First Coast is at the top of Dalry Road, Edinburgh opposite The Good Seed and La Partenope. I’ve been going there for years, for dinner and lunch, celebrations or just when I don’t want to cook. Over the years, I have grown increasingly fond of the place. The food is consistently good and interesting. The menu offers seafood as well as steak, has good vegetarian options and are very accommodating to people with special requests. It’s a perfect neighbourhood restaurant. Yet it never seems as busy as I think it should be.
It’s not that First Coast is quiet. It isn’t. But it’s never so busy that you can’t get a table, either. This is great for locals but I cannot help but think it’s a pity for the restaurant. I think it is a great place and people should flock there. First Coast has the neighbourhood thing down pat. The interior is classy in cool, New England blues, staff is friendly and helpful, the menu is ever-changing and interesting and a night out there is not very expensive.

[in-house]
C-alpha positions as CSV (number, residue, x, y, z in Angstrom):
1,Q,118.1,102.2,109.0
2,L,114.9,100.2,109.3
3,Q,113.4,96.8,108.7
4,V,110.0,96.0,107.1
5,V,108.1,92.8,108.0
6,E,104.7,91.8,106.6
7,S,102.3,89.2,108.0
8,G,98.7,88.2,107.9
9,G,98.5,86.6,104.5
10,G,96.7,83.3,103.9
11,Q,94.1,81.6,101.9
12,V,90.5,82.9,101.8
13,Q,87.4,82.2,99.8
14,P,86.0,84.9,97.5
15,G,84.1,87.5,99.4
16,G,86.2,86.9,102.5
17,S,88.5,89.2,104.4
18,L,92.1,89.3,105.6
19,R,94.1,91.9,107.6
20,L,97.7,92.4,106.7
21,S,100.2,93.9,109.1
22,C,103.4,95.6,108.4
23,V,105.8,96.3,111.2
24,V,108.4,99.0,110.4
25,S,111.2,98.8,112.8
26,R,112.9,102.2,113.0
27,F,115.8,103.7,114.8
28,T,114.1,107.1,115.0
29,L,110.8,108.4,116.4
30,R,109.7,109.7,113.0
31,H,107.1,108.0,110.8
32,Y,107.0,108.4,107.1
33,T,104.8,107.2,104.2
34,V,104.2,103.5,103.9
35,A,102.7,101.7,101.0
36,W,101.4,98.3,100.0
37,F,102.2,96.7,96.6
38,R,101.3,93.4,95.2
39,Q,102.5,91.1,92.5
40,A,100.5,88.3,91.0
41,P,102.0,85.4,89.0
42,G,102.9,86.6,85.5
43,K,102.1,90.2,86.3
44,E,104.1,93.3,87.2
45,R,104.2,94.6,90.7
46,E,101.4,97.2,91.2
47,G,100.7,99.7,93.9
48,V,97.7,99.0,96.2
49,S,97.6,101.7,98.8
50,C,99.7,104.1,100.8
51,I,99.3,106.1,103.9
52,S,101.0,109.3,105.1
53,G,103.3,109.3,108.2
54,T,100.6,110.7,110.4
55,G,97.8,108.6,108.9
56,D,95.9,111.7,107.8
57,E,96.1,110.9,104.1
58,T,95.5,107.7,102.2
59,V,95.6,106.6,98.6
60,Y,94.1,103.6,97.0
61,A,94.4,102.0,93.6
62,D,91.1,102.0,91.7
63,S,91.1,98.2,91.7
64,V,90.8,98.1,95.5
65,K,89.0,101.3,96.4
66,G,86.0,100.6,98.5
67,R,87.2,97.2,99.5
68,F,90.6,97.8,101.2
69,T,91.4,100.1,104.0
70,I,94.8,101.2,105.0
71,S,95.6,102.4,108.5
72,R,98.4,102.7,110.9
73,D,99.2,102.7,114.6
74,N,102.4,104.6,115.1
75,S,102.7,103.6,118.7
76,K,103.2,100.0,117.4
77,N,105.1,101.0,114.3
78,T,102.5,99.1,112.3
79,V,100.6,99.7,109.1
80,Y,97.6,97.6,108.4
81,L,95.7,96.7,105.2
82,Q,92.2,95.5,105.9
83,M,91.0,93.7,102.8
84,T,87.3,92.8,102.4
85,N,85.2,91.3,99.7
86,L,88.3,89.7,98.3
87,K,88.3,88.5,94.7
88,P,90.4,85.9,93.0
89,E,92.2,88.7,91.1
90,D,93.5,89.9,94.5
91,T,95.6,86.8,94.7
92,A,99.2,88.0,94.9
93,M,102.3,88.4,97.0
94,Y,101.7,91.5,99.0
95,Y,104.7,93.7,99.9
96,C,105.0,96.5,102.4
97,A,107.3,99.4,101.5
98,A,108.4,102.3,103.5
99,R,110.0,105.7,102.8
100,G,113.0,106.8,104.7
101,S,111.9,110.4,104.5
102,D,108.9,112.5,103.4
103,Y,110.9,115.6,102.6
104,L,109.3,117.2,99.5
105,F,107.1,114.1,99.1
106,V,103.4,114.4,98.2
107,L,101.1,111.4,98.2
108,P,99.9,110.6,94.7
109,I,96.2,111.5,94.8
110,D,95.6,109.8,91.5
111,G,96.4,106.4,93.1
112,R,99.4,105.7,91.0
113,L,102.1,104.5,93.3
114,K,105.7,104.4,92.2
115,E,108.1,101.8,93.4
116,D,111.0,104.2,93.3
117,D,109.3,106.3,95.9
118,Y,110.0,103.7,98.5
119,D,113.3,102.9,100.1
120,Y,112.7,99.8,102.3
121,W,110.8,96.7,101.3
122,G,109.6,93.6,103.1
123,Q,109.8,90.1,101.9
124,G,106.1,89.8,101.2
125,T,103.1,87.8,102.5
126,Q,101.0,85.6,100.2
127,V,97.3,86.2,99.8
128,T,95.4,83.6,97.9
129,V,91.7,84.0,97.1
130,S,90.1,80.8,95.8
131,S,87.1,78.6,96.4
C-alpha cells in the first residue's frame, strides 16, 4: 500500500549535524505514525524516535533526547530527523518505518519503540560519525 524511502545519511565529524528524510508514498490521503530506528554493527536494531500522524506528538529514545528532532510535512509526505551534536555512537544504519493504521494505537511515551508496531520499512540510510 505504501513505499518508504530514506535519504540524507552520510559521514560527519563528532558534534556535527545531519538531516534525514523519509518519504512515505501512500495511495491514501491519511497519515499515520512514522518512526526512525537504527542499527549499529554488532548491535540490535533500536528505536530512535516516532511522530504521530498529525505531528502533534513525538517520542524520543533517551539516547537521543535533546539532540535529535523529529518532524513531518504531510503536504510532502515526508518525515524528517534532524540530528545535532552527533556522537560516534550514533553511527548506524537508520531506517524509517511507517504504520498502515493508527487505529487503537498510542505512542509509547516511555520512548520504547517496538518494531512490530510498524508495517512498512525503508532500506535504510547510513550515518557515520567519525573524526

The last time I went to First Coast was for impromptu lunch. I started by falling in love with the bread: white, warm from the oven and densely sweet. It was the kind of bread that butter exists for. Good bread, as I’ve mentioned before, is a mark of a good restaurant.
They offer a two or three course lunch menu. I opted for a starter and a main and started with a sublime duck egg on buttered onions. The egg was just right: the whites were set and the yolk was runny and rich. The onions were a revelation. I cook with onions almost every day and forget how good they can be when treated as the main ingredient, not just a background flavour. They were sweet and rich.
My main was a barley and couscous pilaf with crunchy onions, balsamic vinegar tomatoes and soft cheese. The flavours and textures of this dish were nicely judged and both interesting and tasty. The soft cheese and the tangy tomatoes popped in the mouth and the crunchy onions gave a pleasant bite to the pilaf.
Lunch: £11 for two courses, £14 for three.